How to Evaluate a CDL School
As soon as you have determined which CDL you would like to pursue, you can begin the process of researching the Killen AL truck driving schools that you are looking at. As previously discussed, cost and location will undoubtedly be your primary considerations. But it can’t be emphasized enough that they should not be your only considerations. Other issues, for example the experience of the instructors or the reputations of the schools are equally or even more important. So following are a few more points that you should research while performing your due diligence prior to choosing, and particularly paying for, your truck driver training.
Are the Schools Certified or Accredited ? Not many Killen AL trucking schools are accredited due to the demanding process and expense to the schools. However, certification is more prevalent and is provided by the Professional Truck Driver Institute (PTDI). A school is not obligated to become certified, but there are a number of advantages. Interested students recognize that the training will be of the highest quality, and that they will get lots of driving time. For example, PTDI mandates 44 hours of real driving time, not simulations or ride-alongs. So if a school’s program is certified (the program, not the school is certified), students know that the training and curriculum will comply with the very high benchmarks set by PTDI.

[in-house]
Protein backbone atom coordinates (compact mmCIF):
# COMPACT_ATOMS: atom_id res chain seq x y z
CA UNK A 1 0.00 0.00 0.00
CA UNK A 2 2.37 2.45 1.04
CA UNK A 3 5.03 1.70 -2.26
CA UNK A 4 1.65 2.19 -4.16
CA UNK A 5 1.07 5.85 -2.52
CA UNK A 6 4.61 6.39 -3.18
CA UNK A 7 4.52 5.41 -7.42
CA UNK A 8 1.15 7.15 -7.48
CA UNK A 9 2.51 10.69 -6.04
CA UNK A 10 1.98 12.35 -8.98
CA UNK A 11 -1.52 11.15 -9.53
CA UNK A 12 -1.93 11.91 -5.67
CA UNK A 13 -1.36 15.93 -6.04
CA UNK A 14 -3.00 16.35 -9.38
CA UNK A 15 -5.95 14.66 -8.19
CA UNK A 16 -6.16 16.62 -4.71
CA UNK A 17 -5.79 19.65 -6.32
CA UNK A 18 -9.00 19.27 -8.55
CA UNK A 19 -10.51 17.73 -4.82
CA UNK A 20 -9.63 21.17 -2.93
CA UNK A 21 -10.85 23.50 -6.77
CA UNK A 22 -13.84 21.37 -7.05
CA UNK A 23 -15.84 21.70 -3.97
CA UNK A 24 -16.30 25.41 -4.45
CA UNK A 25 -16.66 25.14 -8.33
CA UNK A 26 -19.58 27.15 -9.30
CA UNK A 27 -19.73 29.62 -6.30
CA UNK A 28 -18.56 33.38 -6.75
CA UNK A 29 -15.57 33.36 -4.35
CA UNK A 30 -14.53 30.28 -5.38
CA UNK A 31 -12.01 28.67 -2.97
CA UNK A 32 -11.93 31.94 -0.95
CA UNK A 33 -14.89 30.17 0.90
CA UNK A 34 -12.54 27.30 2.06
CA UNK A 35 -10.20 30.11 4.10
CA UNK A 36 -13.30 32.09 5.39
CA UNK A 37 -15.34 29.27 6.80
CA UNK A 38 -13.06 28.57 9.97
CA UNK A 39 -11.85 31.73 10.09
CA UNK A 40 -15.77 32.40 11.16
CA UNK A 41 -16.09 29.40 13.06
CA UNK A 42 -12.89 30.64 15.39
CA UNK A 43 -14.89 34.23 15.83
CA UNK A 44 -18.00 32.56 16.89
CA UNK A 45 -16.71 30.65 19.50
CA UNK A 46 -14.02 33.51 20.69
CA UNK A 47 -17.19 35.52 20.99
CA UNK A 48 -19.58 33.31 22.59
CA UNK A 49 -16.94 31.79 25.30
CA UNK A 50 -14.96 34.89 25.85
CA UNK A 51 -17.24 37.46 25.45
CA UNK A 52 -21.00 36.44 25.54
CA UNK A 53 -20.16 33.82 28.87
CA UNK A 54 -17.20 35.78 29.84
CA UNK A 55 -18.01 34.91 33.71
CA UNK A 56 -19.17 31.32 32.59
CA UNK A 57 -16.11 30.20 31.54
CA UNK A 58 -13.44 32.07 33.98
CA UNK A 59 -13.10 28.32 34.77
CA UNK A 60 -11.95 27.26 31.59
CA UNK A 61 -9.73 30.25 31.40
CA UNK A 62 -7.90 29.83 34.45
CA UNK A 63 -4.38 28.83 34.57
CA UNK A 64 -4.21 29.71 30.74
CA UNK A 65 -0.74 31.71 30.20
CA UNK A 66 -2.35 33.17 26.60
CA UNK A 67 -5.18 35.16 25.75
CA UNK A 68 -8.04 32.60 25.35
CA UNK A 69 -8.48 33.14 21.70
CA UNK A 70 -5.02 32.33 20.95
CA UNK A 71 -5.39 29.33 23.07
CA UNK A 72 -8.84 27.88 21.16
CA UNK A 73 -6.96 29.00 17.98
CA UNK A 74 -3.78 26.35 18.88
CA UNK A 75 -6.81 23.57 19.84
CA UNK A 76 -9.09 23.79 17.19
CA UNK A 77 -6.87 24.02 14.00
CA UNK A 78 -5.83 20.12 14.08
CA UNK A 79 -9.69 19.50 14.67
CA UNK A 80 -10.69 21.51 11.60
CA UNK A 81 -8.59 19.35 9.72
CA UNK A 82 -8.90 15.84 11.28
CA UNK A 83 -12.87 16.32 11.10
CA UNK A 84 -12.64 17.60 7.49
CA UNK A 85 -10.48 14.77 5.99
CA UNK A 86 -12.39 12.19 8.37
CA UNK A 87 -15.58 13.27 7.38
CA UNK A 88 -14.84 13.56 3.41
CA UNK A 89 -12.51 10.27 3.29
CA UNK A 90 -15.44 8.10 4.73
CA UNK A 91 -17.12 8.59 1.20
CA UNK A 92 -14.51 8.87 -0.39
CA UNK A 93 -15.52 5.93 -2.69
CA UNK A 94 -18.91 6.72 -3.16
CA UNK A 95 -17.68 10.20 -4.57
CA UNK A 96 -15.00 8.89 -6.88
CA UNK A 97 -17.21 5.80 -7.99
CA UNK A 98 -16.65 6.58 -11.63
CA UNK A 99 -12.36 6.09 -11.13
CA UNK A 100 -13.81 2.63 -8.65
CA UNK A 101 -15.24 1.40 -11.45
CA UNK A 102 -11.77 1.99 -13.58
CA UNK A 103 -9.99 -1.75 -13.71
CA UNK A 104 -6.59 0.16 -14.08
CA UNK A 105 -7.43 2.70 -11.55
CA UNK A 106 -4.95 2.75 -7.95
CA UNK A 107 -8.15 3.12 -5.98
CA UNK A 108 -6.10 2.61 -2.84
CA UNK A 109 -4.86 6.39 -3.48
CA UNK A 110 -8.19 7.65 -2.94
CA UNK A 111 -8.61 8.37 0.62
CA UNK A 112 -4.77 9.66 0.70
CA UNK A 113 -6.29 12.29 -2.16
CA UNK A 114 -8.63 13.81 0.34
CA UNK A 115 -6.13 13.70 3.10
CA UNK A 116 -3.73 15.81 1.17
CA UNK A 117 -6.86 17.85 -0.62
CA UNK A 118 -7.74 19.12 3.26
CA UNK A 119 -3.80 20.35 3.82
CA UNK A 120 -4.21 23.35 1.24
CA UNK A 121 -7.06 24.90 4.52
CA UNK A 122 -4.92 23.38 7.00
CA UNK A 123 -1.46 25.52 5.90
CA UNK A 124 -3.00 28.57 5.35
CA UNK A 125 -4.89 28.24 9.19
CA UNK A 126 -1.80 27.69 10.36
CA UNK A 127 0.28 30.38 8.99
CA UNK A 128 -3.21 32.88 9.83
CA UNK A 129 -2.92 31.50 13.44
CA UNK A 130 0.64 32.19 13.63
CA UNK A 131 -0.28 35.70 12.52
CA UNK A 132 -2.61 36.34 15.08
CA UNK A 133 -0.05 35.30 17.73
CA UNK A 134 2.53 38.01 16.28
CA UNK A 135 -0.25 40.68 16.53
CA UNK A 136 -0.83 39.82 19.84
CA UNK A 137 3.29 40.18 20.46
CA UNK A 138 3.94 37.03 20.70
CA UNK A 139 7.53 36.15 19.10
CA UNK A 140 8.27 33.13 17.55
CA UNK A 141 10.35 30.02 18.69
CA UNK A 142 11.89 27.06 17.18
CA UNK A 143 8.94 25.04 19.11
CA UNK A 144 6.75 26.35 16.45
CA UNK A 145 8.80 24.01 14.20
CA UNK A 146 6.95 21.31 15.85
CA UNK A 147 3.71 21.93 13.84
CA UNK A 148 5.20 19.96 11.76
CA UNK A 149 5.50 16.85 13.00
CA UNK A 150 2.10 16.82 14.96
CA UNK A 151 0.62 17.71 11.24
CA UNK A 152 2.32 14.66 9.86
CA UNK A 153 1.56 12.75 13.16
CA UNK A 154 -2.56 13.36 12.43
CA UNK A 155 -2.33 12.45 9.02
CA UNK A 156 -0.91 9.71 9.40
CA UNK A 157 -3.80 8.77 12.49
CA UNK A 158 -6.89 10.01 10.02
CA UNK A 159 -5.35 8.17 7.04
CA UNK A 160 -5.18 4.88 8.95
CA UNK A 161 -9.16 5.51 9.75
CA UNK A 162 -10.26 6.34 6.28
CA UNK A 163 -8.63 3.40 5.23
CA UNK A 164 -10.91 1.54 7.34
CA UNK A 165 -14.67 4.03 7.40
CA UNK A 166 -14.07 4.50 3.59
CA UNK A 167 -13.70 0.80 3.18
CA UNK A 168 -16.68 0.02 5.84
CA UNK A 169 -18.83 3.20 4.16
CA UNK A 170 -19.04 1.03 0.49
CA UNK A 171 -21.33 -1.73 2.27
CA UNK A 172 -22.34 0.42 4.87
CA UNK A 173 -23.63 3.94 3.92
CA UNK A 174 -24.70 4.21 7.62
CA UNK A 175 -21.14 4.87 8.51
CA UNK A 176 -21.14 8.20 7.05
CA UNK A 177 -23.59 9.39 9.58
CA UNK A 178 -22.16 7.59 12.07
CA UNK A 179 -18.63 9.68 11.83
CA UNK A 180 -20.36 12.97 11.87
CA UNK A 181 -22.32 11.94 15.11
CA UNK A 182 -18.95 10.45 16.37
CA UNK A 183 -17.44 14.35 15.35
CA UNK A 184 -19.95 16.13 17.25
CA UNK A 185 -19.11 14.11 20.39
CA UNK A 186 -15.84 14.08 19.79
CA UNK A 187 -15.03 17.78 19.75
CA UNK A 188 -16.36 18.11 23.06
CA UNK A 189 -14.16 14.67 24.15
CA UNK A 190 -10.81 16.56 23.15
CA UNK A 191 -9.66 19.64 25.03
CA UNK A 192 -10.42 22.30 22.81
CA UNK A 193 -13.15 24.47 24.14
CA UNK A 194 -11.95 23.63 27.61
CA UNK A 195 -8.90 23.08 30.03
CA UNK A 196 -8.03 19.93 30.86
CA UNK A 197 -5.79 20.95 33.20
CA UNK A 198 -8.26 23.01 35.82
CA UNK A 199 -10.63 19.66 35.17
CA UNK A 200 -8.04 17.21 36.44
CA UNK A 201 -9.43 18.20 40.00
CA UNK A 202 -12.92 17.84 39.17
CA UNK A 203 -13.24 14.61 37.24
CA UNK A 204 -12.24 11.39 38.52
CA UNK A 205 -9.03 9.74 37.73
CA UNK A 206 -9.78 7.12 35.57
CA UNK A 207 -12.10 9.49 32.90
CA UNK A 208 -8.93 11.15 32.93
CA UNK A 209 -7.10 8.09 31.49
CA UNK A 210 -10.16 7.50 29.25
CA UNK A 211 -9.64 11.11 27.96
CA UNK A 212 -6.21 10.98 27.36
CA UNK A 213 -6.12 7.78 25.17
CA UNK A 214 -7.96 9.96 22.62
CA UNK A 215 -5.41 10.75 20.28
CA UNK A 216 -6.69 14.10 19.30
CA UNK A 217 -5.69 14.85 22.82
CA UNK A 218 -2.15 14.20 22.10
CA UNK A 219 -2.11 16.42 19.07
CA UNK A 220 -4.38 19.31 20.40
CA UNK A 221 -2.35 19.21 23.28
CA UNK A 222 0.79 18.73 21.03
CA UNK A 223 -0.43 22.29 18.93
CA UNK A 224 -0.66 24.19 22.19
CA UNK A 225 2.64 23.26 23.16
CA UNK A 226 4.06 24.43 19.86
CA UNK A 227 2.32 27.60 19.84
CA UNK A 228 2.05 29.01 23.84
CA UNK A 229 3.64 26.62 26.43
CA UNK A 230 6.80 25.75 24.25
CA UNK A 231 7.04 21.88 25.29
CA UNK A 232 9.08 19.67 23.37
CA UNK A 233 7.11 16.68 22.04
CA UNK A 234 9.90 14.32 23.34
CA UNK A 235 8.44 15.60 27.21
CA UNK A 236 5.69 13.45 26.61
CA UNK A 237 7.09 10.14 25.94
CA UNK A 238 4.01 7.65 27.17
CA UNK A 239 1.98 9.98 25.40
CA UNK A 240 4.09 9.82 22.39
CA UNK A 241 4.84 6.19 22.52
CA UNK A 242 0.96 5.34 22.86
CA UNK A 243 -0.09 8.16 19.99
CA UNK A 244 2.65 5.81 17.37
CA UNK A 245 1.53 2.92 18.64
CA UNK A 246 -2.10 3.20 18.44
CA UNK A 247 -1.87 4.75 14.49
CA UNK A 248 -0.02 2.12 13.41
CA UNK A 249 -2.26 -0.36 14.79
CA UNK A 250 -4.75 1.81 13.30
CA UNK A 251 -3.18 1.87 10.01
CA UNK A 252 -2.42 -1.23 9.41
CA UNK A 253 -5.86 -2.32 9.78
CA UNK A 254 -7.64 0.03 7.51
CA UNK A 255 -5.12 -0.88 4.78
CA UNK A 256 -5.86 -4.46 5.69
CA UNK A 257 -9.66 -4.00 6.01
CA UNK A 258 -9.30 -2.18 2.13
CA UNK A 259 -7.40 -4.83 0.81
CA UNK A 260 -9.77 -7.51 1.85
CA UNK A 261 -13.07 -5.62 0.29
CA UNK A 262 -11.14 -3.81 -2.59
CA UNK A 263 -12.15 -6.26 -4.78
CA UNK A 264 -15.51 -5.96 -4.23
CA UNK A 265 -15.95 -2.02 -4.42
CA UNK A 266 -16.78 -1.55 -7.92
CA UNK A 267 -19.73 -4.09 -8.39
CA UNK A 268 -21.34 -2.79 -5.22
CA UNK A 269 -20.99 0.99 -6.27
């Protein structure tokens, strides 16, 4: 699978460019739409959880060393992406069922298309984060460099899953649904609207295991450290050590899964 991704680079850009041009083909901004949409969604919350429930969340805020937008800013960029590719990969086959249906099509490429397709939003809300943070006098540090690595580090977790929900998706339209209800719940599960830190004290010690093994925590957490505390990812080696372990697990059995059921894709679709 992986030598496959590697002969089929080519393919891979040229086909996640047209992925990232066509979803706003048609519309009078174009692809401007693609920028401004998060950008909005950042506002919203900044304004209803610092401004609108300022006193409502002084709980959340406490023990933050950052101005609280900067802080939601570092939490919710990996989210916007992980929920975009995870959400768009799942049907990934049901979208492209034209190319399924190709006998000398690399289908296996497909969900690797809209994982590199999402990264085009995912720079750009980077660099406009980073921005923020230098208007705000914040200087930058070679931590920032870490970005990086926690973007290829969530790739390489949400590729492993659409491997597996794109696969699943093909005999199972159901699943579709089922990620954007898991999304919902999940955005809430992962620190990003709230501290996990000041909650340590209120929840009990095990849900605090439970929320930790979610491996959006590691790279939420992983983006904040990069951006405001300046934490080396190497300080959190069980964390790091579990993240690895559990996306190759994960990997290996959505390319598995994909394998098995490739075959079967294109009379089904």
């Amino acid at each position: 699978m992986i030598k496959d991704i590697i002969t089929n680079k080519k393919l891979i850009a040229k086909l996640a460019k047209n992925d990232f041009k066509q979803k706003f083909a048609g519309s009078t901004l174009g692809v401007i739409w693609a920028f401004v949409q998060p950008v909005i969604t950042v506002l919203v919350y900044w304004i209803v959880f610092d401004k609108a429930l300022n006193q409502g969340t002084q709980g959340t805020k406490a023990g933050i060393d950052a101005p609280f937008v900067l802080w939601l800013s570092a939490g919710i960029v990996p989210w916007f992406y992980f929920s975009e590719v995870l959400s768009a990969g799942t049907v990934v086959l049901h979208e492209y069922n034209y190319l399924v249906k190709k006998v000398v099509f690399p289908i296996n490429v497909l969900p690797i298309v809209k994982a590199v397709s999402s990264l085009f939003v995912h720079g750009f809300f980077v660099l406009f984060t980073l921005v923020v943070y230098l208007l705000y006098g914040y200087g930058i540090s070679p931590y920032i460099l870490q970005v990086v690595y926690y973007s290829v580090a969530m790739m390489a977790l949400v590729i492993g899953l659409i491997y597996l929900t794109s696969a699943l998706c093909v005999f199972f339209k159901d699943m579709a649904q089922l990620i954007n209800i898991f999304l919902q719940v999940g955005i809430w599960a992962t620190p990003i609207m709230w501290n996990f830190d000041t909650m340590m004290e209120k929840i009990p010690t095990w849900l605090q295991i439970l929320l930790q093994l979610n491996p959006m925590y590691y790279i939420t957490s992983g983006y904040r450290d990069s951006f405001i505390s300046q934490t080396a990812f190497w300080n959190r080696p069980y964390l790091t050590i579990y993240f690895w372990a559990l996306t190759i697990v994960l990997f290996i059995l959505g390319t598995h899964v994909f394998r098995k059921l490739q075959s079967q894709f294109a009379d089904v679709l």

How Long in Operation? One indicator to help measure the quality of a truck driver school is how long it has been in operation. A negatively rated or a fly by night school typically will not be in business very long, so longevity is a plus. Having said that, even the best of Killen AL schools had to start from their first day of training, so consider it as one of multiple qualifiers. You can also ask what the school’s history is pertaining to successful licensing and employment of its graduating students. If a school won’t provide those stats, search elsewhere. The schools should also have associations with regional and national trucking firms. Having a large number of contacts not only affirms an excellent reputation within the trade, but also bolsters their job assistance program for students. It also wouldn’t be a bad idea to get in touch with the Alabama licensing authority to confirm that the CDL trucker schools you are reviewing are in compliance.
How Effective is the Training? As a minimum requirement, the schools must be licensed in Alabama and employ teachers that are experienced and trained. We will talk more about the instructors in the next section. In addition, the student to instructor proportion should not be greater than 4 to 1. If it’s any greater, then students will not be receiving the personal instruction they will need. This is particularly true concerning the one-on-one instruction for behind the wheel training. And be critical of any school that professes it can train you to drive trucks in a comparatively short time frame. Learning to be an operator and to drive a tractor trailer professionally requires time. The majority of Killen AL schools provide training programs that run from 3 weeks to as long as two months, based on the class of license or kind of vehicle.